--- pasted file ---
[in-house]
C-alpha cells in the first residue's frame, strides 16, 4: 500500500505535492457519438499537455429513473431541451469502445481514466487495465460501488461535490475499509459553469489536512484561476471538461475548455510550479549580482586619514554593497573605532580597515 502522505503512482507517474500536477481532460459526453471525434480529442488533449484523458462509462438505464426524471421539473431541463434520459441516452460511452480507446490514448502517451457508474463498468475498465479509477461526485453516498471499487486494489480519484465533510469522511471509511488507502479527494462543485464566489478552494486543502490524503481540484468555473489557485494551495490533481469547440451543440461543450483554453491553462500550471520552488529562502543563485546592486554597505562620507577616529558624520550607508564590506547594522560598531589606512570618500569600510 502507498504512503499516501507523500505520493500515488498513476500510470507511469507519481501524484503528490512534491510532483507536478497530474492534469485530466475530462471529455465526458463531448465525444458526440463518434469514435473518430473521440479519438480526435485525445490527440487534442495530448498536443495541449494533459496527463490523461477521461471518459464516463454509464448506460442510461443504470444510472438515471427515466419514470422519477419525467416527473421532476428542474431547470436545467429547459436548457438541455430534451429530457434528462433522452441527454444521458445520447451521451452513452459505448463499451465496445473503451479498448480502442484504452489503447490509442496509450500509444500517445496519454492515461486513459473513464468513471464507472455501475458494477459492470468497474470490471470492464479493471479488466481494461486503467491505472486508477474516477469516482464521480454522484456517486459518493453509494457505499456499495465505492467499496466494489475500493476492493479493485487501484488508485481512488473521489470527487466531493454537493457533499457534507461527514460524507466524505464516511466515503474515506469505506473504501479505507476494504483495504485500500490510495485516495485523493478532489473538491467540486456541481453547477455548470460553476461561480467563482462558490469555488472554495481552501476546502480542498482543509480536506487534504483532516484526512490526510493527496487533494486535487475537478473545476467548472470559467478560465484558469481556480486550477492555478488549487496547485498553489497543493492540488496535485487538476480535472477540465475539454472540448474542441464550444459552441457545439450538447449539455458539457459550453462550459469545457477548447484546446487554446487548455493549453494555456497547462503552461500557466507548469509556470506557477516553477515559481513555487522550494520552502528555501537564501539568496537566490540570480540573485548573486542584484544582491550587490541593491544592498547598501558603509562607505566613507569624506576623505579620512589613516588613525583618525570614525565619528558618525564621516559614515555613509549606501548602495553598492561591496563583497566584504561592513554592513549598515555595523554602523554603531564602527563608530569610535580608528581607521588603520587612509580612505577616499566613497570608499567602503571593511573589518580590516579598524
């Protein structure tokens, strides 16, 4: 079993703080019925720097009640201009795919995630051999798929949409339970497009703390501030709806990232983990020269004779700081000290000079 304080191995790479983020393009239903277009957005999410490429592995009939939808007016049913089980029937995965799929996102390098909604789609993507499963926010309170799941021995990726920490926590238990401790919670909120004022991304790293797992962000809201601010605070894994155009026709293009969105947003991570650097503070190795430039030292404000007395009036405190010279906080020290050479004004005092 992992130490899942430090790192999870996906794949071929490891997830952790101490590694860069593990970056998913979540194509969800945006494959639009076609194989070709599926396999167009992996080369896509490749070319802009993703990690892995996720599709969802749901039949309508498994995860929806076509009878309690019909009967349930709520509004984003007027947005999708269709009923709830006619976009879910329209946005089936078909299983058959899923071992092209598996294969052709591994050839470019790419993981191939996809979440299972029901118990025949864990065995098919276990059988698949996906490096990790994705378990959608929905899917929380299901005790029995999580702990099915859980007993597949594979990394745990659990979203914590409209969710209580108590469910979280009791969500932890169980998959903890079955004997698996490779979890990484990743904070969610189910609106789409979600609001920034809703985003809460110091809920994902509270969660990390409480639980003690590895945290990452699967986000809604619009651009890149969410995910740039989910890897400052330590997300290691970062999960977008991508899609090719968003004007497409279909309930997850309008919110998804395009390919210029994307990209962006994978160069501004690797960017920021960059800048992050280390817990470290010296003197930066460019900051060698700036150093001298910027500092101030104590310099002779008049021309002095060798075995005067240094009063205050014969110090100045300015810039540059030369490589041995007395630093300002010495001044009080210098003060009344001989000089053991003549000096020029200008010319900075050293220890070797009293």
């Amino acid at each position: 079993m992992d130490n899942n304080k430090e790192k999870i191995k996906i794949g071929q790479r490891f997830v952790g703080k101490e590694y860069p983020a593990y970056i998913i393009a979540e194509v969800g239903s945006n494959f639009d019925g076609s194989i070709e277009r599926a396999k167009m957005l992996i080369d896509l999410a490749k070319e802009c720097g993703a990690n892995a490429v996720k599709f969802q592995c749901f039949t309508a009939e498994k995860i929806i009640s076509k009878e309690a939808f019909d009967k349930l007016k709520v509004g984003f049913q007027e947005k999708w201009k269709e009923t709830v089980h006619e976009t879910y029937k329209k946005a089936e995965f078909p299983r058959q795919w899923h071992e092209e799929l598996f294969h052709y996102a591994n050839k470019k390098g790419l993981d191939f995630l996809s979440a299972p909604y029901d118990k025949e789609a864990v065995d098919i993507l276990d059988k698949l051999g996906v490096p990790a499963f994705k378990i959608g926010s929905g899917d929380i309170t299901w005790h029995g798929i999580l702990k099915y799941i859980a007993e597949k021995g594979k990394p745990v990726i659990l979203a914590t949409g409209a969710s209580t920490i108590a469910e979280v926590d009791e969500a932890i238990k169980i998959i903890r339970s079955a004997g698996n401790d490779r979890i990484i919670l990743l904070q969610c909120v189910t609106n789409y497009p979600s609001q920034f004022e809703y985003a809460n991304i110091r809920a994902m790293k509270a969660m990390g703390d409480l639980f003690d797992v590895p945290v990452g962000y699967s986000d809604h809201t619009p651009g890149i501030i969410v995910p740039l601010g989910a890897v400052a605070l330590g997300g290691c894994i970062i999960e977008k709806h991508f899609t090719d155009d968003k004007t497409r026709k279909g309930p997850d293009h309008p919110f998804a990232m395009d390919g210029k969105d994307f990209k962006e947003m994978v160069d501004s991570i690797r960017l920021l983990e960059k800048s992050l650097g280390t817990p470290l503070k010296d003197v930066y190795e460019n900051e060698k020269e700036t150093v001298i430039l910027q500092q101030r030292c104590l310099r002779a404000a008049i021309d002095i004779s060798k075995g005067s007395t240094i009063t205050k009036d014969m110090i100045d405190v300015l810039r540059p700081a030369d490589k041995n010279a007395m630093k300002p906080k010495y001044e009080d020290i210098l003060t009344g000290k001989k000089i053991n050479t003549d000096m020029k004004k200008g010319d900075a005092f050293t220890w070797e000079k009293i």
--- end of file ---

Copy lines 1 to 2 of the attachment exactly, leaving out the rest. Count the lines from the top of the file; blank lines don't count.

[in-house]
C-alpha cells in the first residue's frame, strides 16, 4: 500500500505535492457519438499537455429513473431541451469502445481514466487495465460501488461535490475499509459553469489536512484561476471538461475548455510550479549580482586619514554593497573605532580597515 502522505503512482507517474500536477481532460459526453471525434480529442488533449484523458462509462438505464426524471421539473431541463434520459441516452460511452480507446490514448502517451457508474463498468475498465479509477461526485453516498471499487486494489480519484465533510469522511471509511488507502479527494462543485464566489478552494486543502490524503481540484468555473489557485494551495490533481469547440451543440461543450483554453491553462500550471520552488529562502543563485546592486554597505562620507577616529558624520550607508564590506547594522560598531589606512570618500569600510 502507498504512503499516501507523500505520493500515488498513476500510470507511469507519481501524484503528490512534491510532483507536478497530474492534469485530466475530462471529455465526458463531448465525444458526440463518434469514435473518430473521440479519438480526435485525445490527440487534442495530448498536443495541449494533459496527463490523461477521461471518459464516463454509464448506460442510461443504470444510472438515471427515466419514470422519477419525467416527473421532476428542474431547470436545467429547459436548457438541455430534451429530457434528462433522452441527454444521458445520447451521451452513452459505448463499451465496445473503451479498448480502442484504452489503447490509442496509450500509444500517445496519454492515461486513459473513464468513471464507472455501475458494477459492470468497474470490471470492464479493471479488466481494461486503467491505472486508477474516477469516482464521480454522484456517486459518493453509494457505499456499495465505492467499496466494489475500493476492493479493485487501484488508485481512488473521489470527487466531493454537493457533499457534507461527514460524507466524505464516511466515503474515506469505506473504501479505507476494504483495504485500500490510495485516495485523493478532489473538491467540486456541481453547477455548470460553476461561480467563482462558490469555488472554495481552501476546502480542498482543509480536506487534504483532516484526512490526510493527496487533494486535487475537478473545476467548472470559467478560465484558469481556480486550477492555478488549487496547485498553489497543493492540488496535485487538476480535472477540465475539454472540448474542441464550444459552441457545439450538447449539455458539457459550453462550459469545457477548447484546446487554446487548455493549453494555456497547462503552461500557466507548469509556470506557477516553477515559481513555487522550494520552502528555501537564501539568496537566490540570480540573485548573486542584484544582491550587490541593491544592498547598501558603509562607505566613507569624506576623505579620512589613516588613525583618525570614525565619528558618525564621516559614515555613509549606501548602495553598492561591496563583497566584504561592513554592513549598515555595523554602523554603531564602527563608530569610535580608528581607521588603520587612509580612505577616499566613497570608499567602503571593511573589518580590516579598524